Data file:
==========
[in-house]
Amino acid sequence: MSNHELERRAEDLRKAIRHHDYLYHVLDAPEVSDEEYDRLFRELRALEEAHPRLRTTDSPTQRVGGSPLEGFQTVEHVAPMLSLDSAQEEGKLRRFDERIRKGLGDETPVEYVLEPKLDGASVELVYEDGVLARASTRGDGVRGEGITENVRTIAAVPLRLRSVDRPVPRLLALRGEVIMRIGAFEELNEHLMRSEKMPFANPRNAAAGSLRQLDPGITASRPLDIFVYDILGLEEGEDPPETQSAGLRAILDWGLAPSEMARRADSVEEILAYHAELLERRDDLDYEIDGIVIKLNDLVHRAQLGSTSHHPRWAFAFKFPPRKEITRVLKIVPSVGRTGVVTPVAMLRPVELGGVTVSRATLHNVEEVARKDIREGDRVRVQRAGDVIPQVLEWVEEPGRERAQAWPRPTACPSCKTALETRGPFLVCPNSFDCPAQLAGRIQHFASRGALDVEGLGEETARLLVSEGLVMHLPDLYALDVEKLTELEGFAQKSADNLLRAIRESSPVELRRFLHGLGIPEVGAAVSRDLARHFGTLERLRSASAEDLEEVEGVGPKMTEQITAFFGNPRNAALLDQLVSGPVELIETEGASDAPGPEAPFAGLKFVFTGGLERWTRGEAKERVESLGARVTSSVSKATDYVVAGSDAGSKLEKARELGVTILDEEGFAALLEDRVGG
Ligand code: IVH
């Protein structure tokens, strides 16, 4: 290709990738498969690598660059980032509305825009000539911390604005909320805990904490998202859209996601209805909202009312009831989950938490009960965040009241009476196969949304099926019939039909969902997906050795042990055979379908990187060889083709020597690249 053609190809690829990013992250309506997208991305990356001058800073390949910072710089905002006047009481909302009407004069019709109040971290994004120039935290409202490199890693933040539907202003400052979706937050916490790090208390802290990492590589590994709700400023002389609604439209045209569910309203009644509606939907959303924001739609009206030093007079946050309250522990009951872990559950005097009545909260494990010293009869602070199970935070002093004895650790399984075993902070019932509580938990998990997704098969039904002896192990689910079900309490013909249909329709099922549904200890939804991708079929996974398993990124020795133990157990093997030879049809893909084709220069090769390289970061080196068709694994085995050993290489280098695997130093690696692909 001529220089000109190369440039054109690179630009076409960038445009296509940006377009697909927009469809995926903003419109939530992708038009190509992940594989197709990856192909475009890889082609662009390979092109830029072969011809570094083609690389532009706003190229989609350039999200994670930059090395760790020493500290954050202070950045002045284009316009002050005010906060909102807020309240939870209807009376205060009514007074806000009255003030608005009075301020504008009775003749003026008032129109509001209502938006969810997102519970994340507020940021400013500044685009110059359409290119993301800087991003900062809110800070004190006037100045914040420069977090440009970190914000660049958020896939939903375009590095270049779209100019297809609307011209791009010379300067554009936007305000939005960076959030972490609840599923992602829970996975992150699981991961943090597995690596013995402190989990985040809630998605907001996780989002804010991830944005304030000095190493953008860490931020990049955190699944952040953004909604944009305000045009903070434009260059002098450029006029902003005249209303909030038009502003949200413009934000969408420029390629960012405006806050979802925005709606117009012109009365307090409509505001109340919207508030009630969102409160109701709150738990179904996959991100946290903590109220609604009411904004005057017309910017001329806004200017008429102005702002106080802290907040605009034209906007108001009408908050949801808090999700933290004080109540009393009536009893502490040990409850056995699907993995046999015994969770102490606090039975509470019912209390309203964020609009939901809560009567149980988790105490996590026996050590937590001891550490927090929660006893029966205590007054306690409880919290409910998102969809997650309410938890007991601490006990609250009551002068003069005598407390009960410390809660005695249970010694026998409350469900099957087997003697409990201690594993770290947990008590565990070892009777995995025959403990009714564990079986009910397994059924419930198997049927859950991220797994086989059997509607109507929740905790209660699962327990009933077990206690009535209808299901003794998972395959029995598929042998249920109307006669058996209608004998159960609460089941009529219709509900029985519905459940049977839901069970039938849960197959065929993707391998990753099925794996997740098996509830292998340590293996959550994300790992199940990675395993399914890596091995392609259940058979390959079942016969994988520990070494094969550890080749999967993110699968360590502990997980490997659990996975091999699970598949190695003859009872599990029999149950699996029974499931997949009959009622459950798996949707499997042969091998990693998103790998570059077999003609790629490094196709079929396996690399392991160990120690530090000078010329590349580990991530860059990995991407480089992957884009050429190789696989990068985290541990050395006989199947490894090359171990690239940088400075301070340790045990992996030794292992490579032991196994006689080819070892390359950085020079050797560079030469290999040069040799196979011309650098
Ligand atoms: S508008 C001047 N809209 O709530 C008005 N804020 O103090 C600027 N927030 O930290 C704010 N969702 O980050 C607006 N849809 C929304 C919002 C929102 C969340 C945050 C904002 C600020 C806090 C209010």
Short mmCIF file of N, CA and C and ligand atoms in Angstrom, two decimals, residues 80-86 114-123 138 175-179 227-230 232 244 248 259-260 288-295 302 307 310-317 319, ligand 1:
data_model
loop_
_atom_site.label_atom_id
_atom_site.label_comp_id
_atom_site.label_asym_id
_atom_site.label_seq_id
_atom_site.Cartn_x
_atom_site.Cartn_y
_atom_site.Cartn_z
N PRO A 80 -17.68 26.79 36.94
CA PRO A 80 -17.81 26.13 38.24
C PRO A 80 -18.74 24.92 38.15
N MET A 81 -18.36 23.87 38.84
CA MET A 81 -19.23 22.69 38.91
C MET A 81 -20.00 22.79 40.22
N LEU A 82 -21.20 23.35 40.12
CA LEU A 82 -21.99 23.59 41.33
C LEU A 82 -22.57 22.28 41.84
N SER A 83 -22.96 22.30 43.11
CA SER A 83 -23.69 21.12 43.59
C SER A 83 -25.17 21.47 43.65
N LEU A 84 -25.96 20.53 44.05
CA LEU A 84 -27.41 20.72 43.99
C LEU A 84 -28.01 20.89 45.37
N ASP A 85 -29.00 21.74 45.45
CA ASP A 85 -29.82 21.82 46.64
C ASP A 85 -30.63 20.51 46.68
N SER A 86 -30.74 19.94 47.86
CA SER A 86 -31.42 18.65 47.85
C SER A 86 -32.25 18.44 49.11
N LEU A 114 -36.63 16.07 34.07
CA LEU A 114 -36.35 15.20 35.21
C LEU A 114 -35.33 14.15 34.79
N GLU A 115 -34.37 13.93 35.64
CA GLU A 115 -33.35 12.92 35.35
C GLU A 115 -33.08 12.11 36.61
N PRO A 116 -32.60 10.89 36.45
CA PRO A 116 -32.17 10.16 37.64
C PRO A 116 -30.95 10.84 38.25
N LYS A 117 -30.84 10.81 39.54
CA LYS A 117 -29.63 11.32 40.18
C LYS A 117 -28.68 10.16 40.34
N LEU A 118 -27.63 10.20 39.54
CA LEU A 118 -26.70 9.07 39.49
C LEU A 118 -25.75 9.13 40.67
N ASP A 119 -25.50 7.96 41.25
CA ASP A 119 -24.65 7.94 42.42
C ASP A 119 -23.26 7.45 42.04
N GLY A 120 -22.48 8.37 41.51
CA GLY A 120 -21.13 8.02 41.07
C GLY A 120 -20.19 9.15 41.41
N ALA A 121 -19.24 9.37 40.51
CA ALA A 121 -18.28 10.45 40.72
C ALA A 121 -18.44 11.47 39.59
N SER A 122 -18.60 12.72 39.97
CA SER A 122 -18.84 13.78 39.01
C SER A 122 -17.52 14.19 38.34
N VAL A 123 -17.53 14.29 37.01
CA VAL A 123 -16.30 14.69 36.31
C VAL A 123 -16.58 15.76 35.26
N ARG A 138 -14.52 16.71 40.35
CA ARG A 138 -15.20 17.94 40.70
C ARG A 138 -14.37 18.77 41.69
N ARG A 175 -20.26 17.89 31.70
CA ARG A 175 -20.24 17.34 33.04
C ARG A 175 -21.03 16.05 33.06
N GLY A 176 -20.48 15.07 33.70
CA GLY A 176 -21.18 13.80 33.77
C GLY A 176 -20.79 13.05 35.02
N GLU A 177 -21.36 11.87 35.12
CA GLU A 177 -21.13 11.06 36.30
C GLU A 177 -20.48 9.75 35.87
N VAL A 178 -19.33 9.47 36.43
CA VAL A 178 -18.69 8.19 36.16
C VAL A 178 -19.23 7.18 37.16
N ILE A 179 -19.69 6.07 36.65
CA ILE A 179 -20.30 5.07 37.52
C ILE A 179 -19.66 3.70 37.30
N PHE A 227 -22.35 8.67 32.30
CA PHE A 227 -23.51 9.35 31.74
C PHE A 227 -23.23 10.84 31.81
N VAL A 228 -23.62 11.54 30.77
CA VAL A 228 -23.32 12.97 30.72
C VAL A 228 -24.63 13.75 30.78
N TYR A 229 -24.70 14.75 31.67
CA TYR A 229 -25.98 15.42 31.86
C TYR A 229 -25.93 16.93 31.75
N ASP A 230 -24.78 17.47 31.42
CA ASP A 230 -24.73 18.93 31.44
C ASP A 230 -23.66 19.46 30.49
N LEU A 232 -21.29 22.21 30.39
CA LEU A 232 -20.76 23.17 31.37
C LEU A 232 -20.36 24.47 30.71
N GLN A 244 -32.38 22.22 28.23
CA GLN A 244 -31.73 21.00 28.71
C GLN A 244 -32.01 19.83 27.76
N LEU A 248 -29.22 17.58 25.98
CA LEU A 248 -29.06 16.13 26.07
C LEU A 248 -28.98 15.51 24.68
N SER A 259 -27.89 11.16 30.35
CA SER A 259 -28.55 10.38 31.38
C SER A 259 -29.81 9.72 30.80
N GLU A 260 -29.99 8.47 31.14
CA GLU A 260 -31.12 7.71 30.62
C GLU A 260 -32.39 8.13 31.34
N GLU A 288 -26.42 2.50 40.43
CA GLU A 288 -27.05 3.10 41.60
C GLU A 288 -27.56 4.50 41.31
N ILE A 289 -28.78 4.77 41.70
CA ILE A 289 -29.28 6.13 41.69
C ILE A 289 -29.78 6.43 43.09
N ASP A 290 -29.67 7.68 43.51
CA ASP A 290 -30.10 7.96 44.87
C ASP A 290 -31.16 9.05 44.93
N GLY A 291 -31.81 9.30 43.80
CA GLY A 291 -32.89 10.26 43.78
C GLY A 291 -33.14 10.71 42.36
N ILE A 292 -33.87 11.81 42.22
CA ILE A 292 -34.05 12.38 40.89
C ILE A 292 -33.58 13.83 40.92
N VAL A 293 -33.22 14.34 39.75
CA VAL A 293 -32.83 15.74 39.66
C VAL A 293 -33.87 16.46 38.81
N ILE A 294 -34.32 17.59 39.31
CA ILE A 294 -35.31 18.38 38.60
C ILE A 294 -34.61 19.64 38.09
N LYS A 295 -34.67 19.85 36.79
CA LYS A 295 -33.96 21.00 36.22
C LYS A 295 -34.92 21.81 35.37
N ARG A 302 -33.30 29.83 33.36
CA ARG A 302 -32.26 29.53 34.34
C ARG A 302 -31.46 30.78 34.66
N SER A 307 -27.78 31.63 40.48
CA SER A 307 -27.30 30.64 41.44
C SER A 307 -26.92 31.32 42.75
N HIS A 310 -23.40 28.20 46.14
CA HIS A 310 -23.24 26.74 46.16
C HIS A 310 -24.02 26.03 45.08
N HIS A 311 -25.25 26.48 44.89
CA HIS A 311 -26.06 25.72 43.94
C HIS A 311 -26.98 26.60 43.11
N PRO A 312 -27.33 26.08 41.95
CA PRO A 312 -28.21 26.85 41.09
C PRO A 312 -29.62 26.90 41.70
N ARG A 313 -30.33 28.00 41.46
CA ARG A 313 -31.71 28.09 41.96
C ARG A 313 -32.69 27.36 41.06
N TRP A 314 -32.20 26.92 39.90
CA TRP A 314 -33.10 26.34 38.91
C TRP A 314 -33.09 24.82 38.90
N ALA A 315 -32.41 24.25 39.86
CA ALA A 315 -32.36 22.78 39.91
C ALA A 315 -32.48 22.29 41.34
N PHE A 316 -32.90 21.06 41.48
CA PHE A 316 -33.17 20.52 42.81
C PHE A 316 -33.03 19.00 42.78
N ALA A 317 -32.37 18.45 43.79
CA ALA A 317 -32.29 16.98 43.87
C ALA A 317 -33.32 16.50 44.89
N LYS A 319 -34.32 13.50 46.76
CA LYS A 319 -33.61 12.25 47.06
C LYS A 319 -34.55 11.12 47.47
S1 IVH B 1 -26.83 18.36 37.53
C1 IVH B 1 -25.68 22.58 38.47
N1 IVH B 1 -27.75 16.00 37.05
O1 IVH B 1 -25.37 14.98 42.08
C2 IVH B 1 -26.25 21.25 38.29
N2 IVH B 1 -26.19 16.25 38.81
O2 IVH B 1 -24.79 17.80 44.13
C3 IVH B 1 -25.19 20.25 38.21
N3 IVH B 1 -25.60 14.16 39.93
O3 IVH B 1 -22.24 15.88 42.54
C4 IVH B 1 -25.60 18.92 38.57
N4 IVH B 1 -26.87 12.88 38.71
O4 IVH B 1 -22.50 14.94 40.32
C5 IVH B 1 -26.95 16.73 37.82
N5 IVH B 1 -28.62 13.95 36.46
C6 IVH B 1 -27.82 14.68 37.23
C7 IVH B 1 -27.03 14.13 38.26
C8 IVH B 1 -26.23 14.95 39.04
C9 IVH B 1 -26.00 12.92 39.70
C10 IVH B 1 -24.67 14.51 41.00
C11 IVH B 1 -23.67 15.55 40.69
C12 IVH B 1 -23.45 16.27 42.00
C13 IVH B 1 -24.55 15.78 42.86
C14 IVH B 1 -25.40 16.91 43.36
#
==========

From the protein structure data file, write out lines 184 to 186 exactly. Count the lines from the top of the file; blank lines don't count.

C6 IVH B 1 -27.82 14.68 37.23
C7 IVH B 1 -27.03 14.13 38.26
C8 IVH B 1 -26.23 14.95 39.04